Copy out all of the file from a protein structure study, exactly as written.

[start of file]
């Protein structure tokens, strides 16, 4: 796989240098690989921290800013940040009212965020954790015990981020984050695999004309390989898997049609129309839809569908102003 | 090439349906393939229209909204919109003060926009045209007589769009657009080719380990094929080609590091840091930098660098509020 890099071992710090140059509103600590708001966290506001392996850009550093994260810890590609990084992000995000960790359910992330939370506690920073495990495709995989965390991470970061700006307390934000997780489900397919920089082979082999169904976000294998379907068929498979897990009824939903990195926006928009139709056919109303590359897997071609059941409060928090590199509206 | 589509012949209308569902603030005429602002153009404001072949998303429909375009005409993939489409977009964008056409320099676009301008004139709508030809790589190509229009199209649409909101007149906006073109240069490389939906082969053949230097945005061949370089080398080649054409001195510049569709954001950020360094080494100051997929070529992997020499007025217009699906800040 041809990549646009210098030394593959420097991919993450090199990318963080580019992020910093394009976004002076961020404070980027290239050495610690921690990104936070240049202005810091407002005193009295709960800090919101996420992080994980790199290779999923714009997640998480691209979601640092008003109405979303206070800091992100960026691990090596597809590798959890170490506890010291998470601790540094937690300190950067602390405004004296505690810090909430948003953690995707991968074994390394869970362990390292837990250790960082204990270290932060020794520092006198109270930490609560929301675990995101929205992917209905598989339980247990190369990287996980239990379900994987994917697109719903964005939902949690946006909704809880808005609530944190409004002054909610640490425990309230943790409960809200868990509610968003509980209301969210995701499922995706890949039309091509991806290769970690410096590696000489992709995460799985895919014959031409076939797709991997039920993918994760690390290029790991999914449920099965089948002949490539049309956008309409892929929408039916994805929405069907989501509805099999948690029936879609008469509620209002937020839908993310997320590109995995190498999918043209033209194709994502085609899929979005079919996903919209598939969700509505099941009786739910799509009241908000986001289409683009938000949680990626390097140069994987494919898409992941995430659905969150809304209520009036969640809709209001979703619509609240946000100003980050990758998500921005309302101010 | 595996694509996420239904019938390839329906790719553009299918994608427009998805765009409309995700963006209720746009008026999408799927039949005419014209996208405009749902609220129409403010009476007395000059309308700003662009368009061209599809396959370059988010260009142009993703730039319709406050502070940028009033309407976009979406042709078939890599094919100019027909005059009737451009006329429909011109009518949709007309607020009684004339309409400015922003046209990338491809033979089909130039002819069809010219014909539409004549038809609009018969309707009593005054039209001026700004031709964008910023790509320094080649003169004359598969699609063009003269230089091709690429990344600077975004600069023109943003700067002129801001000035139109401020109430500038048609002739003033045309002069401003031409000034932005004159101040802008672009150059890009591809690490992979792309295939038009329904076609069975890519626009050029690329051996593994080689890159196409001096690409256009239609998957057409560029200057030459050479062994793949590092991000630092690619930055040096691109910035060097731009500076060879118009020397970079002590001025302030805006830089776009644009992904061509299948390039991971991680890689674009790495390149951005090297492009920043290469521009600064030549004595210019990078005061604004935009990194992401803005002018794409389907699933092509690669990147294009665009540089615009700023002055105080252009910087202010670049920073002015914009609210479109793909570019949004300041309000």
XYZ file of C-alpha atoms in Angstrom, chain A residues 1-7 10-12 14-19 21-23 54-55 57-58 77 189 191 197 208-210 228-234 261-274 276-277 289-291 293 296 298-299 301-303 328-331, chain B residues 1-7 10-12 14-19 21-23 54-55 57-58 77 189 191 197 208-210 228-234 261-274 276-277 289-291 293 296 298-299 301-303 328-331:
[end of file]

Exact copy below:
């Protein structure tokens, strides 16, 4: 796989240098690989921290800013940040009212965020954790015990981020984050695999004309390989898997049609129309839809569908102003 | 090439349906393939229209909204919109003060926009045209007589769009657009080719380990094929080609590091840091930098660098509020 890099071992710090140059509103600590708001966290506001392996850009550093994260810890590609990084992000995000960790359910992330939370506690920073495990495709995989965390991470970061700006307390934000997780489900397919920089082979082999169904976000294998379907068929498979897990009824939903990195926006928009139709056919109303590359897997071609059941409060928090590199509206 | 589509012949209308569902603030005429602002153009404001072949998303429909375009005409993939489409977009964008056409320099676009301008004139709508030809790589190509229009199209649409909101007149906006073109240069490389939906082969053949230097945005061949370089080398080649054409001195510049569709954001950020360094080494100051997929070529992997020499007025217009699906800040 041809990549646009210098030394593959420097991919993450090199990318963080580019992020910093394009976004002076961020404070980027290239050495610690921690990104936070240049202005810091407002005193009295709960800090919101996420992080994980790199290779999923714009997640998480691209979601640092008003109405979303206070800091992100960026691990090596597809590798959890170490506890010291998470601790540094937690300190950067602390405004004296505690810090909430948003953690995707991968074994390394869970362990390292837990250790960082204990270290932060020794520092006198109270930490609560929301675990995101929205992917209905598989339980247990190369990287996980239990379900994987994917697109719903964005939902949690946006909704809880808005609530944190409004002054909610640490425990309230943790409960809200868990509610968003509980209301969210995701499922995706890949039309091509991806290769970690410096590696000489992709995460799985895919014959031409076939797709991997039920993918994760690390290029790991999914449920099965089948002949490539049309956008309409892929929408039916994805929405069907989501509805099999948690029936879609008469509620209002937020839908993310997320590109995995190498999918043209033209194709994502085609899929979005079919996903919209598939969700509505099941009786739910799509009241908000986001289409683009938000949680990626390097140069994987494919898409992941995430659905969150809304209520009036969640809709209001979703619509609240946000100003980050990758998500921005309302101010 | 595996694509996420239904019938390839329906790719553009299918994608427009998805765009409309995700963006209720746009008026999408799927039949005419014209996208405009749902609220129409403010009476007395000059309308700003662009368009061209599809396959370059988010260009142009993703730039319709406050502070940028009033309407976009979406042709078939890599094919100019027909005059009737451009006329429909011109009518949709007309607020009684004339309409400015922003046209990338491809033979089909130039002819069809010219014909539409004549038809609009018969309707009593005054039209001026700004031709964008910023790509320094080649003169004359598969699609063009003269230089091709690429990344600077975004600069023109943003700067002129801001000035139109401020109430500038048609002739003033045309002069401003031409000034932005004159101040802008672009150059890009591809690490992979792309295939038009329904076609069975890519626009050029690329051996593994080689890159196409001096690409256009239609998957057409560029200057030459050479062994793949590092991000630092690619930055040096691109910035060097731009500076060879118009020397970079002590001025302030805006830089776009644009992904061509299948390039991971991680890689674009790495390149951005090297492009920043290469521009600064030549004595210019990078005061604004935009990194992401803005002018794409389907699933092509690669990147294009665009540089615009700023002055105080252009910087202010670049920073002015914009609210479109793909570019949004300041309000």
XYZ file of C-alpha atoms in Angstrom, chain A residues 1-7 10-12 14-19 21-23 54-55 57-58 77 189 191 197 208-210 228-234 261-274 276-277 289-291 293 296 298-299 301-303 328-331, chain B residues 1-7 10-12 14-19 21-23 54-55 57-58 77 189 191 197 208-210 228-234 261-274 276-277 289-291 293 296 298-299 301-303 328-331: